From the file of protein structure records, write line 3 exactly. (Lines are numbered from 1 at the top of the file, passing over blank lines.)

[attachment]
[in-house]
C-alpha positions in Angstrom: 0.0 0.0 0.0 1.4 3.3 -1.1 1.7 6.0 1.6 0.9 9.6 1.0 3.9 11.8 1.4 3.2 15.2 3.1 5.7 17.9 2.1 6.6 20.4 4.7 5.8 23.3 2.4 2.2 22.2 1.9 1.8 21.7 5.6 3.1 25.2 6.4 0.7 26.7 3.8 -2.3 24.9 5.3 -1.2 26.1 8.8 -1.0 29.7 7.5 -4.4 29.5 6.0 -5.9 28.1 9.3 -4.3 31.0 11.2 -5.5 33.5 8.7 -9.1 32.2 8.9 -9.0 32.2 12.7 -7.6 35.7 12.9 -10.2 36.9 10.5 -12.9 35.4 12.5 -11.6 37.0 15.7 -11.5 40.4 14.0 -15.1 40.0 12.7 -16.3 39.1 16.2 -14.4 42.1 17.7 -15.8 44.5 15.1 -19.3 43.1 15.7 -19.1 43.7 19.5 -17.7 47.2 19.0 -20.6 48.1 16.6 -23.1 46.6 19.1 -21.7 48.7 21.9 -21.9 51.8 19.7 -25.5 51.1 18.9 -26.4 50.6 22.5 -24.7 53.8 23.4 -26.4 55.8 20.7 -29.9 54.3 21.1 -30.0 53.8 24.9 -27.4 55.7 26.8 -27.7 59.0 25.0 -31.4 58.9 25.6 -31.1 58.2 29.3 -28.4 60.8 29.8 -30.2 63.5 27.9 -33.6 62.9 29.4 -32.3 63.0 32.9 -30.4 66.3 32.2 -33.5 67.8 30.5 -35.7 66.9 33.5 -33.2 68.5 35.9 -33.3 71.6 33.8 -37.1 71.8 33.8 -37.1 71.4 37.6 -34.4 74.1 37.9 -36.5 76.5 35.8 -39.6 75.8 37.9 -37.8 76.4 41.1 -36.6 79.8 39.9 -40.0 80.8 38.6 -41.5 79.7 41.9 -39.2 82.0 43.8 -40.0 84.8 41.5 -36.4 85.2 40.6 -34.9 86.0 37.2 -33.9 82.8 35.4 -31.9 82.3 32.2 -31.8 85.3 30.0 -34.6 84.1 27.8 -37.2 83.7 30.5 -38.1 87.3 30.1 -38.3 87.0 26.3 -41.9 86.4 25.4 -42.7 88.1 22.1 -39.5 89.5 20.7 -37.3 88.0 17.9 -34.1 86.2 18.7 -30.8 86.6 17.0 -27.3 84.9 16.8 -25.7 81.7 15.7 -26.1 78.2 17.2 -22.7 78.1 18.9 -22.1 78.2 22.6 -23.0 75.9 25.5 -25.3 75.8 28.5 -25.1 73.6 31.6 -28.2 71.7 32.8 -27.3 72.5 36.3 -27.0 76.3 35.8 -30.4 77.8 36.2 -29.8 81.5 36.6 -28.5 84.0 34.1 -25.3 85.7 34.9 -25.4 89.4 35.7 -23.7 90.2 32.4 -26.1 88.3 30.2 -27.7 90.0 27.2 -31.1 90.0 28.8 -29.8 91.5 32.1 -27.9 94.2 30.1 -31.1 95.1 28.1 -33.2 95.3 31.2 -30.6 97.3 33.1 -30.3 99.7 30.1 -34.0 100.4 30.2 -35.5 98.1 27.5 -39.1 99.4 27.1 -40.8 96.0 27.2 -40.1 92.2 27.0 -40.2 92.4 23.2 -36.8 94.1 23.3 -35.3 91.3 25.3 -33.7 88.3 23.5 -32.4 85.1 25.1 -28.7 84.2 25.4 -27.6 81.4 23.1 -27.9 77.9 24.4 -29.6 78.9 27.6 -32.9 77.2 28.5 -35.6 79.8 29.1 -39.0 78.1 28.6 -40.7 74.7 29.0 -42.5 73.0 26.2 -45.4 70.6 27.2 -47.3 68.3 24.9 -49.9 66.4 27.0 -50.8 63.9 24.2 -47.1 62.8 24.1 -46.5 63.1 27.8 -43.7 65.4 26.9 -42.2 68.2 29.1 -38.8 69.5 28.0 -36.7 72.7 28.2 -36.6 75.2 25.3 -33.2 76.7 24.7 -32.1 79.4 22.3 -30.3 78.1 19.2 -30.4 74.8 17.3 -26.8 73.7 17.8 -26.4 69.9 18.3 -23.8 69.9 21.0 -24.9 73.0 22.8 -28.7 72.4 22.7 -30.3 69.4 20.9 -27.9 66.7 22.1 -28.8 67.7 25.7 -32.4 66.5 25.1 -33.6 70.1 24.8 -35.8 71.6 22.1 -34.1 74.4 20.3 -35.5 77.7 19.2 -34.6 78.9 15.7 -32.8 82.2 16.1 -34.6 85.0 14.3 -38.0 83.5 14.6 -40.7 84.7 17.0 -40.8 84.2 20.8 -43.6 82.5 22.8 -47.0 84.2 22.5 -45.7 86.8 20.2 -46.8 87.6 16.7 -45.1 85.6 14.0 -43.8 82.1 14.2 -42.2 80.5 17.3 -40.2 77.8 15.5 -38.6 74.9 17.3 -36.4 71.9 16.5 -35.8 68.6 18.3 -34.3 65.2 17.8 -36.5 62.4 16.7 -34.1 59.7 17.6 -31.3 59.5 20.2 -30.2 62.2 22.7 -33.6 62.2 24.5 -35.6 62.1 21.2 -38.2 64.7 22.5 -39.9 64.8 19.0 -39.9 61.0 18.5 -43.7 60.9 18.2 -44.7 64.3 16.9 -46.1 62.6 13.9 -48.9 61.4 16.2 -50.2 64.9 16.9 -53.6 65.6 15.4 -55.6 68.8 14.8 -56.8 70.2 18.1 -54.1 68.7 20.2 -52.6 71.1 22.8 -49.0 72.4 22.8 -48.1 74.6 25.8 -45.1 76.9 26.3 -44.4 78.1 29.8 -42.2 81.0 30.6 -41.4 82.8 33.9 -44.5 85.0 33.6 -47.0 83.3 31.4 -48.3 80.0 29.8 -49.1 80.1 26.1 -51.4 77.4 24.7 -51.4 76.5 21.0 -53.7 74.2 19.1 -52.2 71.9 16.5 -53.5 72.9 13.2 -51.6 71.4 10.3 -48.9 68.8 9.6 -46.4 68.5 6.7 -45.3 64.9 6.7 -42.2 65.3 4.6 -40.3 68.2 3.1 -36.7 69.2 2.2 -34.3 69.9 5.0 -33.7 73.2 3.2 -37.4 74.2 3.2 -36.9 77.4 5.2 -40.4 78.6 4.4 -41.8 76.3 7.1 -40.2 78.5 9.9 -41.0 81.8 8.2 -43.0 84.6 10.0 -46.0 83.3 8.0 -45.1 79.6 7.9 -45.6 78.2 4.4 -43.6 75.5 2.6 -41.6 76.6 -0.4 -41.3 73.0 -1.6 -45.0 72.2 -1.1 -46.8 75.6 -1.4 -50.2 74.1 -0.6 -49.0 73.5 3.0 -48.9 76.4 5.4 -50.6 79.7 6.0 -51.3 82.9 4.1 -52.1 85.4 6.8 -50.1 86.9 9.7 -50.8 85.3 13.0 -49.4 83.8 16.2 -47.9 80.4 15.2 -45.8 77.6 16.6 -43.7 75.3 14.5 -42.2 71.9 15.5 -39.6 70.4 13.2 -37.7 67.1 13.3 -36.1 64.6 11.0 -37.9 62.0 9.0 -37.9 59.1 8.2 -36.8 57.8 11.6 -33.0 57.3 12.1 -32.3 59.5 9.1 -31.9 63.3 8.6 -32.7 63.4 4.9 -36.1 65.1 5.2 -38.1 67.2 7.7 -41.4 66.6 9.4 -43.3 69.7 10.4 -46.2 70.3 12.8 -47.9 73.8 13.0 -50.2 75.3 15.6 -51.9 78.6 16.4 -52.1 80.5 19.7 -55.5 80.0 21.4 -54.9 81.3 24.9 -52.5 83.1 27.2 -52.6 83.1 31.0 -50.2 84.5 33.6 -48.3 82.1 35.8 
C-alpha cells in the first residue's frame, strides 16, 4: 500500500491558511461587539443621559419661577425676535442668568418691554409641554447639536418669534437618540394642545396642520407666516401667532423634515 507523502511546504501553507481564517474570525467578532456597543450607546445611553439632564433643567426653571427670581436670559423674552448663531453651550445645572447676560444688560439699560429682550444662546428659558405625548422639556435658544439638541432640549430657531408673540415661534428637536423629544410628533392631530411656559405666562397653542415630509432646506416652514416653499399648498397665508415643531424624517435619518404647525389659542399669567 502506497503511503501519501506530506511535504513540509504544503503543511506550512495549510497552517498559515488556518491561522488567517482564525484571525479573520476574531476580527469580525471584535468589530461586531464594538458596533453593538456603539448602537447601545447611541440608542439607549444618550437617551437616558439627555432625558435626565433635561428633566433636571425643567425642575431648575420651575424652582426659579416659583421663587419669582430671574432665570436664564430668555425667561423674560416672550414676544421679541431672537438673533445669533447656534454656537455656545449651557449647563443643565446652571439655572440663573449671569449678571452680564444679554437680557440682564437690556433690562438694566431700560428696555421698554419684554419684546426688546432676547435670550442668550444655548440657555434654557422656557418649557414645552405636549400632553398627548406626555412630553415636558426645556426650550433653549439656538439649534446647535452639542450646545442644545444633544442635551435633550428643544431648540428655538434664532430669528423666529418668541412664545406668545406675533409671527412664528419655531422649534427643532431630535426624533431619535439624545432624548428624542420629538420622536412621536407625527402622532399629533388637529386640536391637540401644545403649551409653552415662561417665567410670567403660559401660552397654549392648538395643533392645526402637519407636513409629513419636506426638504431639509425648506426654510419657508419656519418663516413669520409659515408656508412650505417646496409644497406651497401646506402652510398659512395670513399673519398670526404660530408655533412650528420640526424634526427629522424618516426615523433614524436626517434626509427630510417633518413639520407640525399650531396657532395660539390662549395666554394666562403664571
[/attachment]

C-alpha cells in the first residue's frame, strides 16, 4: 500500500491558511461587539443621559419661577425676535442668568418691554409641554447639536418669534437618540394642545396642520407666516401667532423634515 507523502511546504501553507481564517474570525467578532456597543450607546445611553439632564433643567426653571427670581436670559423674552448663531453651550445645572447676560444688560439699560429682550444662546428659558405625548422639556435658544439638541432640549430657531408673540415661534428637536423629544410628533392631530411656559405666562397653542415630509432646506416652514416653499399648498397665508415643531424624517435619518404647525389659542399669567 502506497503511503501519501506530506511535504513540509504544503503543511506550512495549510497552517498559515488556518491561522488567517482564525484571525479573520476574531476580527469580525471584535468589530461586531464594538458596533453593538456603539448602537447601545447611541440608542439607549444618550437617551437616558439627555432625558435626565433635561428633566433636571425643567425642575431648575420651575424652582426659579416659583421663587419669582430671574432665570436664564430668555425667561423674560416672550414676544421679541431672537438673533445669533447656534454656537455656545449651557449647563443643565446652571439655572440663573449671569449678571452680564444679554437680557440682564437690556433690562438694566431700560428696555421698554419684554419684546426688546432676547435670550442668550444655548440657555434654557422656557418649557414645552405636549400632553398627548406626555412630553415636558426645556426650550433653549439656538439649534446647535452639542450646545442644545444633544442635551435633550428643544431648540428655538434664532430669528423666529418668541412664545406668545406675533409671527412664528419655531422649534427643532431630535426624533431619535439624545432624548428624542420629538420622536412621536407625527402622532399629533388637529386640536391637540401644545403649551409653552415662561417665567410670567403660559401660552397654549392648538395643533392645526402637519407636513409629513419636506426638504431639509425648506426654510419657508419656519418663516413669520409659515408656508412650505417646496409644497406651497401646506402652510398659512395670513399673519398670526404660530408655533412650528420640526424634526427629522424618516426615523433614524436626517434626509427630510417633518413639520407640525399650531396657532395660539390662549395666554394666562403664571